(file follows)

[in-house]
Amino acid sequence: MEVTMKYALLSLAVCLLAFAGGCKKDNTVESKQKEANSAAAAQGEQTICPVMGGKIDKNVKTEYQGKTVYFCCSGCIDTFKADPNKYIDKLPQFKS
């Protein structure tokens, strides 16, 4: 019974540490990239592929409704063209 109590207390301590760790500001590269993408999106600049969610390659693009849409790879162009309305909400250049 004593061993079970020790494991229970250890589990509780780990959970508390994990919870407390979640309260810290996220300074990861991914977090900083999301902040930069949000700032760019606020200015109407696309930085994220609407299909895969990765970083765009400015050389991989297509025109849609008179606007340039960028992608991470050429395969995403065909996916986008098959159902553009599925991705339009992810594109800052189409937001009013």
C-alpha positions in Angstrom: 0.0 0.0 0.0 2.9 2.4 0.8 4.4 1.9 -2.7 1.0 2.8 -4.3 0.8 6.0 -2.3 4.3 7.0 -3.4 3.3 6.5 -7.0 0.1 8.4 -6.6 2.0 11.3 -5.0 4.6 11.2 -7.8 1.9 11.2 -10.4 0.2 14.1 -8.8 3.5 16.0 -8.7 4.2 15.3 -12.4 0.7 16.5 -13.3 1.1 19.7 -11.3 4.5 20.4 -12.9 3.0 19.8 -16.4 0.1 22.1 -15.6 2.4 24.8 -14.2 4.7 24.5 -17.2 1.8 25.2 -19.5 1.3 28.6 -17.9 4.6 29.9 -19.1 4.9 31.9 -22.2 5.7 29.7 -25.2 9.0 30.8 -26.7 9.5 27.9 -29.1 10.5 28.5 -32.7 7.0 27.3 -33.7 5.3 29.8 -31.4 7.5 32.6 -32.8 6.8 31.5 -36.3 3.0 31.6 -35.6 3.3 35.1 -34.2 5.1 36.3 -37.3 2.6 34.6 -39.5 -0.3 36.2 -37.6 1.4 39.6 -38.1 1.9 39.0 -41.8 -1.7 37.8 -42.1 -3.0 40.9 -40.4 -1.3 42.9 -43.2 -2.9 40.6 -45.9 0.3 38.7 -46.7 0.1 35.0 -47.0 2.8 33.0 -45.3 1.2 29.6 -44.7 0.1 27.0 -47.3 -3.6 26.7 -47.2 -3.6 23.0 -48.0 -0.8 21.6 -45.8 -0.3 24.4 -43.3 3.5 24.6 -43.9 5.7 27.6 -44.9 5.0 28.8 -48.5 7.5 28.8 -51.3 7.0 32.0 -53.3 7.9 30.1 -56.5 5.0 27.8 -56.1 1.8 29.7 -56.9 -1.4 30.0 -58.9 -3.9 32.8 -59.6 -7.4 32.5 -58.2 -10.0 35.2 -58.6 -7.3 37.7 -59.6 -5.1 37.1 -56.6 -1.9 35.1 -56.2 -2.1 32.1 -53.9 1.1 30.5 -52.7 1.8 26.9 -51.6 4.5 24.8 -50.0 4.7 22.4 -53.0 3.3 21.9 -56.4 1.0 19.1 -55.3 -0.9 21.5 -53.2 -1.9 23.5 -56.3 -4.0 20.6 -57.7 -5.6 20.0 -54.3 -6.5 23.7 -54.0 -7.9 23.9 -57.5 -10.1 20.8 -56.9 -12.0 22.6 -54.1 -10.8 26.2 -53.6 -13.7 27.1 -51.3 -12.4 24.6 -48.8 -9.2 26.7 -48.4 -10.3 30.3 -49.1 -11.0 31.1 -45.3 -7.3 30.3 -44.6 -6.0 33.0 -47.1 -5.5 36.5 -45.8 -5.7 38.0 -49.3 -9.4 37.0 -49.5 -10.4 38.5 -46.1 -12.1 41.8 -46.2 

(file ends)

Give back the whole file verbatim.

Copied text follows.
[in-house]
Amino acid sequence: MEVTMKYALLSLAVCLLAFAGGCKKDNTVESKQKEANSAAAAQGEQTICPVMGGKIDKNVKTEYQGKTVYFCCSGCIDTFKADPNKYIDKLPQFKS
């Protein structure tokens, strides 16, 4: 019974540490990239592929409704063209 109590207390301590760790500001590269993408999106600049969610390659693009849409790879162009309305909400250049 004593061993079970020790494991229970250890589990509780780990959970508390994990919870407390979640309260810290996220300074990861991914977090900083999301902040930069949000700032760019606020200015109407696309930085994220609407299909895969990765970083765009400015050389991989297509025109849609008179606007340039960028992608991470050429395969995403065909996916986008098959159902553009599925991705339009992810594109800052189409937001009013």
C-alpha positions in Angstrom: 0.0 0.0 0.0 2.9 2.4 0.8 4.4 1.9 -2.7 1.0 2.8 -4.3 0.8 6.0 -2.3 4.3 7.0 -3.4 3.3 6.5 -7.0 0.1 8.4 -6.6 2.0 11.3 -5.0 4.6 11.2 -7.8 1.9 11.2 -10.4 0.2 14.1 -8.8 3.5 16.0 -8.7 4.2 15.3 -12.4 0.7 16.5 -13.3 1.1 19.7 -11.3 4.5 20.4 -12.9 3.0 19.8 -16.4 0.1 22.1 -15.6 2.4 24.8 -14.2 4.7 24.5 -17.2 1.8 25.2 -19.5 1.3 28.6 -17.9 4.6 29.9 -19.1 4.9 31.9 -22.2 5.7 29.7 -25.2 9.0 30.8 -26.7 9.5 27.9 -29.1 10.5 28.5 -32.7 7.0 27.3 -33.7 5.3 29.8 -31.4 7.5 32.6 -32.8 6.8 31.5 -36.3 3.0 31.6 -35.6 3.3 35.1 -34.2 5.1 36.3 -37.3 2.6 34.6 -39.5 -0.3 36.2 -37.6 1.4 39.6 -38.1 1.9 39.0 -41.8 -1.7 37.8 -42.1 -3.0 40.9 -40.4 -1.3 42.9 -43.2 -2.9 40.6 -45.9 0.3 38.7 -46.7 0.1 35.0 -47.0 2.8 33.0 -45.3 1.2 29.6 -44.7 0.1 27.0 -47.3 -3.6 26.7 -47.2 -3.6 23.0 -48.0 -0.8 21.6 -45.8 -0.3 24.4 -43.3 3.5 24.6 -43.9 5.7 27.6 -44.9 5.0 28.8 -48.5 7.5 28.8 -51.3 7.0 32.0 -53.3 7.9 30.1 -56.5 5.0 27.8 -56.1 1.8 29.7 -56.9 -1.4 30.0 -58.9 -3.9 32.8 -59.6 -7.4 32.5 -58.2 -10.0 35.2 -58.6 -7.3 37.7 -59.6 -5.1 37.1 -56.6 -1.9 35.1 -56.2 -2.1 32.1 -53.9 1.1 30.5 -52.7 1.8 26.9 -51.6 4.5 24.8 -50.0 4.7 22.4 -53.0 3.3 21.9 -56.4 1.0 19.1 -55.3 -0.9 21.5 -53.2 -1.9 23.5 -56.3 -4.0 20.6 -57.7 -5.6 20.0 -54.3 -6.5 23.7 -54.0 -7.9 23.9 -57.5 -10.1 20.8 -56.9 -12.0 22.6 -54.1 -10.8 26.2 -53.6 -13.7 27.1 -51.3 -12.4 24.6 -48.8 -9.2 26.7 -48.4 -10.3 30.3 -49.1 -11.0 31.1 -45.3 -7.3 30.3 -44.6 -6.0 33.0 -47.1 -5.5 36.5 -45.8 -5.7 38.0 -49.3 -9.4 37.0 -49.5 -10.4 38.5 -46.1 -12.1 41.8 -46.2 